Transferring Ownership (title) of Vehicles in Oregon in Divorce, Bankruptcy, or Estate

The Oregon State Bar (OSB) Bulletin, June 2011, has a useful article in their Legal Practice Tips column: “Get it Right the First Time: Settling Ownership of Vehicles,” by William Leslie.
Excerpt: “Handling a titled vehicle in a divorce, bankruptcy or estate doesn’t have to be hard, but simple mistakes are made by new and experienced attorneys alike….
Here are some common mistakes made by attorneys in handling vehicles. The concepts apply equally well to boats, airplanes and anything else with a title issued by a state agency….” [Link to full article.]

Divorce Counseling for Oregon Women: Second Saturday Workshop

Visit the Portland Community College (PCC) Workshop, Second Saturday Workshop website on this divorce counseling for women program.
The National Second Saturday website gives the impression there is or will be a Divorce Counseling for Men program.
Also, don’t forget to check your local nonprofit and government family law resources for additional free and low-cost divorce counseling options.

Oregon Prenuptial Agreements (Contracts)

Note: I use the term “temporary” marriage below instead of “short-term” marriage because the latter is how marriages of very short duration are described and labeled in some courts. (*See below for more on “short-term” marriage in Oregon.)

Whenever someone asks why we (Americans, I presume, or maybe Oregonians) don’t have temporary or “short-term” marriage (meaning of limited duration by choice, not a marriage that lasts for a short-term), I refrain from playing the wedding-wag and saying, “what do you think a prenup is all about?”

Prenuptial agreements are about a whole lot more than money and power and can be extremely valuable marriage contracts, but if not managed seriously by each party to the marriage, I suppose they could be viewed as a back-door route to temporary marriage (e.g. in Islamic law), which may be one among other reasons they can raise some people’s blood pressure.

If you are planning to marry and are curious about prenups (curiosity is a good thing), in addition to reading some of those terrifying books, websites, and magazines on weddings, I recommend you read Nolo Press, “Prenuptial Agreements: How to Write a Fair & Lasting Contract,” 3rd ed., by Katherine Stoner & Shae Irving, J.D.

Online links to additional information about marriage and prenuptial agreements in Oregon and beyond:

1) ORS 700.108 et seq, Premarital Agreements (see also ORS Index)

2) OSB, Marriage in Oregon

3) Uniform Premarital Agreement Act (1983) and

4) Last but not least, consult a lawyer – please! Oregon State Bar Information and Referral Service and our “How to Find a Lawyer in Oregon” guide (also from the website if that link frustrates).

* For more about Oregon short-term (of limited duration) marriage, see “In re: Complaint as to the Conduct of MAGAR E. MAGAR (OSB 94-178, 94-210; SC 29172)

Footnote 5. Courts have applied the concept of a “short-term marriage” in the context of distributing marital assets. Broadly speaking, upon the dissolution of a short-term marriage, the “property division is a relatively simple task in the nature of a rescission.” Jenks and Jenks, 294 Or 236, 242, 656 P2d 286 (1982). According to Jenks, the determination whether a marriage is “short-term” depends not upon “any specific number of months or years[,]” but, instead, upon whether “the parties’ financial affairs become commingled or committed to the needs of children to the point that the parties cannot readily be restored to their premarital positions.” Id. More recently, this court has stated that, whether one defines a short-term marriage by looking to duration or to the commingling of assets, “reliance solely on the concept of a ‘short-term’ marriage * * * will lead to analytical mistakes.” Massee and Massee, 328 Or 195, 210, 970 P2d 1203 (1999) (citations omitted). Instead, the factors set out in the relevant statute, ORS 107.105(1)(f), “are the guide to the court’s discretion in dividing marital property.” Id. Our use of the term “short-term marriage” in this opinion should not be construed as an endorsement of that term….”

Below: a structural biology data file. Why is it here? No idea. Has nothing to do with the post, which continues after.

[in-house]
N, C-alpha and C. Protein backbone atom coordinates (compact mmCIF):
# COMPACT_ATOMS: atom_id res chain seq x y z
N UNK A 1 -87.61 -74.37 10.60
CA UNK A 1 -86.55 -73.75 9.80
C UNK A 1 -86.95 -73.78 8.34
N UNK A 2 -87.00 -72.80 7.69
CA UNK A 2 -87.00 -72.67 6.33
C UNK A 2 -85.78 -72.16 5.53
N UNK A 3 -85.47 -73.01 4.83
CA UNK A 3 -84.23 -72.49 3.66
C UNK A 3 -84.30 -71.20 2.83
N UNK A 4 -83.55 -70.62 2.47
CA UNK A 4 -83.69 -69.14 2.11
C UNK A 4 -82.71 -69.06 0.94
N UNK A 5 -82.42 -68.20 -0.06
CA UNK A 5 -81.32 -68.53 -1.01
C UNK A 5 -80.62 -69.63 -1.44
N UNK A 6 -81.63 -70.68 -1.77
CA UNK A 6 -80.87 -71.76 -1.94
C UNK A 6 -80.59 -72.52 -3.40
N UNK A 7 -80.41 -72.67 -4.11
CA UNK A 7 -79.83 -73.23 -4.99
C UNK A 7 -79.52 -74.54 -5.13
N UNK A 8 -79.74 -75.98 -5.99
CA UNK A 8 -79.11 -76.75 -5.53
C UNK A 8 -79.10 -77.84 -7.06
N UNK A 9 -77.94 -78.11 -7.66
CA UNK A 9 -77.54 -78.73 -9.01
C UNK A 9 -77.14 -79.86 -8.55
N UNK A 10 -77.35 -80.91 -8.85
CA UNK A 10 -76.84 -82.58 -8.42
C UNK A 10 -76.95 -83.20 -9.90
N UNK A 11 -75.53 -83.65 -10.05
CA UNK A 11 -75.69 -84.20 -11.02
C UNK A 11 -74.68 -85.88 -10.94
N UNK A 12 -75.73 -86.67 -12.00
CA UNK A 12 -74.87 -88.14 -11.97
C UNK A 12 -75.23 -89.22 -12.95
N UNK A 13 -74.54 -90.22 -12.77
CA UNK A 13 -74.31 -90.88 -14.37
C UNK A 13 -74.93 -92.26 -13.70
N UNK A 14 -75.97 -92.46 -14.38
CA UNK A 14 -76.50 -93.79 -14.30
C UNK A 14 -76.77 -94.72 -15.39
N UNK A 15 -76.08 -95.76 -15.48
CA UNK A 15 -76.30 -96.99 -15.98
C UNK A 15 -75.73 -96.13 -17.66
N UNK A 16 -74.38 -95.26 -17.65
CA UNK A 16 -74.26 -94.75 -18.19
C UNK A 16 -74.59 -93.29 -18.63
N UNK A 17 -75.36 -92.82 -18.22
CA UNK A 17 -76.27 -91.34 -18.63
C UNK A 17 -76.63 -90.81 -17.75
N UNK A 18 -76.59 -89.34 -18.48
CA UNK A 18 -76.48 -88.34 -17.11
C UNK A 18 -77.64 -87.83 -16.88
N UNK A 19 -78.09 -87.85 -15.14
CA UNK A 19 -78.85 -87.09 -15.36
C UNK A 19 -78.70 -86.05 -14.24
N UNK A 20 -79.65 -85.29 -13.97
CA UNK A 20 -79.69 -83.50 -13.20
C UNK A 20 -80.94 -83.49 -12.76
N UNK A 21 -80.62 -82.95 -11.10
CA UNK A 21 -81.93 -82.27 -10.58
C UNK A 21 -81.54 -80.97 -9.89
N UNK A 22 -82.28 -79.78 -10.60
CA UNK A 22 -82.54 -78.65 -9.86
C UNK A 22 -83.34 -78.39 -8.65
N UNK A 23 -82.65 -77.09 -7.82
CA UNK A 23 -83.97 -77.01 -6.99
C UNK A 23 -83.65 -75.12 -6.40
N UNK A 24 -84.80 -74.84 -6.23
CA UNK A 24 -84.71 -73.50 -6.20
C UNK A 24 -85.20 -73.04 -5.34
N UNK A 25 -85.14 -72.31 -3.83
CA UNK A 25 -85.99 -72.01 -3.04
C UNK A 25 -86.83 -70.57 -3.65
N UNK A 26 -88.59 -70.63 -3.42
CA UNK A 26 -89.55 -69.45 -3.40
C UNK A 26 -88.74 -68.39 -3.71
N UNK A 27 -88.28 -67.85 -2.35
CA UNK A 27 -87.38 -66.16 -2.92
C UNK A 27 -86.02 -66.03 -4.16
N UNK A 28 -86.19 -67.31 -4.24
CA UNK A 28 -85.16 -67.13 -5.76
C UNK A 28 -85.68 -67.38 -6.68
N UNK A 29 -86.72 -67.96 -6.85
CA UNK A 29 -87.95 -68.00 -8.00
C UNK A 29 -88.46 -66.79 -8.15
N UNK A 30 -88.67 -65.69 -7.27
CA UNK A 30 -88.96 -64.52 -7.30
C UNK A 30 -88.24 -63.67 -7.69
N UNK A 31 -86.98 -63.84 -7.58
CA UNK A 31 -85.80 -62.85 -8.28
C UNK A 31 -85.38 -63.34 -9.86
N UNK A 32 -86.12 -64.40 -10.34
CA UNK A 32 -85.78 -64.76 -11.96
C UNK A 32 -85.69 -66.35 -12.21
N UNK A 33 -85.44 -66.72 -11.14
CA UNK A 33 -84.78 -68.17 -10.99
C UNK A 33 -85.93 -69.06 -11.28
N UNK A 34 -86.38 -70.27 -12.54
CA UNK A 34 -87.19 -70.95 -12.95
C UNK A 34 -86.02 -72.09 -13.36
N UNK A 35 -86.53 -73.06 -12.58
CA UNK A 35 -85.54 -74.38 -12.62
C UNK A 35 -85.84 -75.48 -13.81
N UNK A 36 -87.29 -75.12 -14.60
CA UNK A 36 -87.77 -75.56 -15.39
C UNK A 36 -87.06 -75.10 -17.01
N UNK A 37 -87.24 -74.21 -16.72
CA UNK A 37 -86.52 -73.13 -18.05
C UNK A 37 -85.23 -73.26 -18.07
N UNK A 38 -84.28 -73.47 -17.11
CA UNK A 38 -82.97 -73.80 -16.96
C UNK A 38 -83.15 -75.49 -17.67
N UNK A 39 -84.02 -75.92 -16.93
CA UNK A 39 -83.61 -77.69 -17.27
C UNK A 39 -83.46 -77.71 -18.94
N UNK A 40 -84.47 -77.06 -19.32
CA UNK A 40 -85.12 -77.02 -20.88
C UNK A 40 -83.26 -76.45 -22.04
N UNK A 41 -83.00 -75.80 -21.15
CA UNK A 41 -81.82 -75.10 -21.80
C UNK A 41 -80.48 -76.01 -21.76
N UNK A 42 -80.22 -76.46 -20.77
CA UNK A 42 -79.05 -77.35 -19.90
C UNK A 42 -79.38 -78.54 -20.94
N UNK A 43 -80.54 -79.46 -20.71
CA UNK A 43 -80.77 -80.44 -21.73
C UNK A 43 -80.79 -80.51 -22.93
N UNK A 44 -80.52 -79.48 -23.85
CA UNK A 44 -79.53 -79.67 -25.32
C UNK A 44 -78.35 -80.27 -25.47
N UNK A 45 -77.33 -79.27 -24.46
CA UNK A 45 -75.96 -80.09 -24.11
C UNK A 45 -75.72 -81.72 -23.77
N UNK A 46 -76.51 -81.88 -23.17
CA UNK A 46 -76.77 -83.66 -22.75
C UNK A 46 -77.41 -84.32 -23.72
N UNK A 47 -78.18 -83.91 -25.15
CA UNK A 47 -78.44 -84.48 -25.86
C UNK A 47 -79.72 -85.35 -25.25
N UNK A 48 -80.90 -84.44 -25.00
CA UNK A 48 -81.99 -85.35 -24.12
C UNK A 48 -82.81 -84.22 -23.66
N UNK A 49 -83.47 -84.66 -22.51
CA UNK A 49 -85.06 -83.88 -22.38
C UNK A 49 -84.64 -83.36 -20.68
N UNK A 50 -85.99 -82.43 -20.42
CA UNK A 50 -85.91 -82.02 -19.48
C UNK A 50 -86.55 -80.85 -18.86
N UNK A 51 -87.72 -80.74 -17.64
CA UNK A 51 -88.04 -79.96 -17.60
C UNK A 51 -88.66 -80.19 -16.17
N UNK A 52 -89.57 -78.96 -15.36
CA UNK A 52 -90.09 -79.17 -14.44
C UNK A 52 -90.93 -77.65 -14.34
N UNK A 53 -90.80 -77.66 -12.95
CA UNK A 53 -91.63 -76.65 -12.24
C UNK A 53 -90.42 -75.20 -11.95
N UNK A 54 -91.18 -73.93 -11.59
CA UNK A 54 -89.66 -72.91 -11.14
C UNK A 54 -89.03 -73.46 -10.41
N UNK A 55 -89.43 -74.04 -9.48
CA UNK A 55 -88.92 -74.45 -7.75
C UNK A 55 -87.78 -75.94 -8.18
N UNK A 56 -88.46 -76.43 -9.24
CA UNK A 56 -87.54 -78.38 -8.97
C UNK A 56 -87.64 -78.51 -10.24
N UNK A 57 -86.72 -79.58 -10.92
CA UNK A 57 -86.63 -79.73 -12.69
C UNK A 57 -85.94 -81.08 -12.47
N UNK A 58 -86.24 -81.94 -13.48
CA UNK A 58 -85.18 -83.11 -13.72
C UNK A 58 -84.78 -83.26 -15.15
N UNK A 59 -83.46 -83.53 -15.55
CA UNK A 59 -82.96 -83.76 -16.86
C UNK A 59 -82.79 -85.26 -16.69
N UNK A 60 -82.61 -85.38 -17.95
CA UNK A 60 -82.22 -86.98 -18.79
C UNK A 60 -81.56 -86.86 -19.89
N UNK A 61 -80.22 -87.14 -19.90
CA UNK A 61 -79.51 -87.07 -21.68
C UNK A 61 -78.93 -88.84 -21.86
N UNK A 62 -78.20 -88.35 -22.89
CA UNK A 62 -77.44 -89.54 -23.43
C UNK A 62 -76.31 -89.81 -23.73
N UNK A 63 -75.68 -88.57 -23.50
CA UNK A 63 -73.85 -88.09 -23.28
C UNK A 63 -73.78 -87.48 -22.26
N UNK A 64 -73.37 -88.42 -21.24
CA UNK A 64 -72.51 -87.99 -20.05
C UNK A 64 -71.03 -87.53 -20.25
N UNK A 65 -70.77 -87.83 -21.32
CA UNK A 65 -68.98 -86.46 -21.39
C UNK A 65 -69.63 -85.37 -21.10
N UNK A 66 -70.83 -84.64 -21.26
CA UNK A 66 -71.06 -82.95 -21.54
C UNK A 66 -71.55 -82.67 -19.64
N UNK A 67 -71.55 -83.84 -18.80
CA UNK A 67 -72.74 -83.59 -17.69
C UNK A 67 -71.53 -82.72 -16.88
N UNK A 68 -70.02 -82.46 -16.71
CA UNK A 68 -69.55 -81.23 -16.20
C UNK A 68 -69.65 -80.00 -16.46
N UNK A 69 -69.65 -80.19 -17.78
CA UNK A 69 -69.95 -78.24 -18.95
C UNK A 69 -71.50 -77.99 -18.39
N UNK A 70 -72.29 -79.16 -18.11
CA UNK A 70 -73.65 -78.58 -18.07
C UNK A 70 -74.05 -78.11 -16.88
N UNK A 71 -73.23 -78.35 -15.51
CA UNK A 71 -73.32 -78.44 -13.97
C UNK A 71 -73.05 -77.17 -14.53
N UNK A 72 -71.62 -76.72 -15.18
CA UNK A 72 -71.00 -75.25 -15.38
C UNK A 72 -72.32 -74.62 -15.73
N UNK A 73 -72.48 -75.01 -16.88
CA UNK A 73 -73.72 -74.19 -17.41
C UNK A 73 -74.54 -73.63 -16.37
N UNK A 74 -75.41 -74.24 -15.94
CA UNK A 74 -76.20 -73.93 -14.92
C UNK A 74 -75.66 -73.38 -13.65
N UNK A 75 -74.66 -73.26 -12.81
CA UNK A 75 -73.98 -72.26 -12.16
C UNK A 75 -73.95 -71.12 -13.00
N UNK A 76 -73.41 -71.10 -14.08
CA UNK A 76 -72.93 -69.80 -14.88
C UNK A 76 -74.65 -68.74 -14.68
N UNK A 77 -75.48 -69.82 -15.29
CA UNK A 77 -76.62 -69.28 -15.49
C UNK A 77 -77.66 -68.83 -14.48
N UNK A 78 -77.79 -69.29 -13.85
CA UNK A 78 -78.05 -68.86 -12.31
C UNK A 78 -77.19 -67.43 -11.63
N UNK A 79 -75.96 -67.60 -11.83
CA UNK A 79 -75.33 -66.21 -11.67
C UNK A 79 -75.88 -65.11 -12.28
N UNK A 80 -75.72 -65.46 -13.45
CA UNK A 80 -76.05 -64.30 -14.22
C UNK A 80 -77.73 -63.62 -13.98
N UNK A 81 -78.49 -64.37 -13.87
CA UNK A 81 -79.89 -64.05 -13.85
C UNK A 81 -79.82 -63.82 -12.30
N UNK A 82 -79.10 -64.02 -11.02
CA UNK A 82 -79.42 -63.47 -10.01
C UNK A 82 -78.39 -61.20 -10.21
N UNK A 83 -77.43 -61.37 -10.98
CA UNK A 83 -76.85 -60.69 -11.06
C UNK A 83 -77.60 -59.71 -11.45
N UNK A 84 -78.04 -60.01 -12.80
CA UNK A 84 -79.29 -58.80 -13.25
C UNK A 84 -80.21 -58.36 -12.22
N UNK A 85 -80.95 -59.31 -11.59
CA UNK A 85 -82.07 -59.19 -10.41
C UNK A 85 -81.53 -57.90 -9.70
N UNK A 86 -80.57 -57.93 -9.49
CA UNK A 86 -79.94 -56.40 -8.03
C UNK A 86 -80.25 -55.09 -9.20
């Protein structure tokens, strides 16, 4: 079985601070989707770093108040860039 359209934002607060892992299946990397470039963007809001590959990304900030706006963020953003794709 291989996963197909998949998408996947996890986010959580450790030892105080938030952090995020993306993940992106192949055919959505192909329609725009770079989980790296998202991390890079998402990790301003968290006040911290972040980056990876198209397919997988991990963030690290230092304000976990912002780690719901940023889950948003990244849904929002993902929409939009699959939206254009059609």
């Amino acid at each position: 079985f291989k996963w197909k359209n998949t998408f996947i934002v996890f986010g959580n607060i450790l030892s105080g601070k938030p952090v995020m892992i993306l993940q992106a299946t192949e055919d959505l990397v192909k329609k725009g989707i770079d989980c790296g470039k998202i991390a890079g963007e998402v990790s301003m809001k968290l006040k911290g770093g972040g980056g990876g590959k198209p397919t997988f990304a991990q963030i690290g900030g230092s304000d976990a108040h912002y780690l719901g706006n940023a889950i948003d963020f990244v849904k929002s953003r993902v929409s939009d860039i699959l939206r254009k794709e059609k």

–To read Jenks v. Jenks, copy and paste this into Google Scholar:
Jenks and Jenks, 294 Or 236, 242

–To read Massee v. Massee, copy and paste this into Google Scholar:
Massee and Massee, 328 Or 195

(And don’t forget this OLR blog post on those pesky engagement/wedding rings.)

Spousal Support and “The Feminine Mistake”: A Gift that Keeps on Giving

County law librarians work with a lot of family law attorneys and pro se litigants contending with family law issues (marriage, divorce, custody, support). Not a small percentage of them have questions about spousal support (and subsequent modification). If your practice (or your life) hasn’t been such that you keep up with the law on this subject on a regular basis, you’ll need to do some research in the primary sources (starting with your state’s “Digest,” usually), the secondary sources (e.g. treatises and periodicals), and in your state’s legal practice research resources.

(I highly recommend a West “Digest” Topic (e.g. Divorce or Husband and Wife) search for starters and make sure you read the Scope Notes.)

Lately, though, every time I hear a summary of the facts for these cases, I think of the book “The Feminine Mistake.”

The Feminine Mistake” is a book (not a state of mind or evolution), and no, it’s not the Feminine Mystique, by Betty Friedan. “The Feminine Mistake” is also not just for women. The lessons it contains are worth thinking about, by everyone, whether you agree with the author or not. (But I predict there will be a lot of “I told you so” responses in the author’s future – and mine. I told you so.)

Reviews and Commentary:

1) Huffington Post, March 2007 (author speaks out)

2) Salon, April 2007, by Joan Walsh

3) Amazon reviews

4) For more reviews and commentary, Google (or other search engine of your choice) these words: feminine mistake book (and limit your search to articles in the past year to see how the book has “aged.”)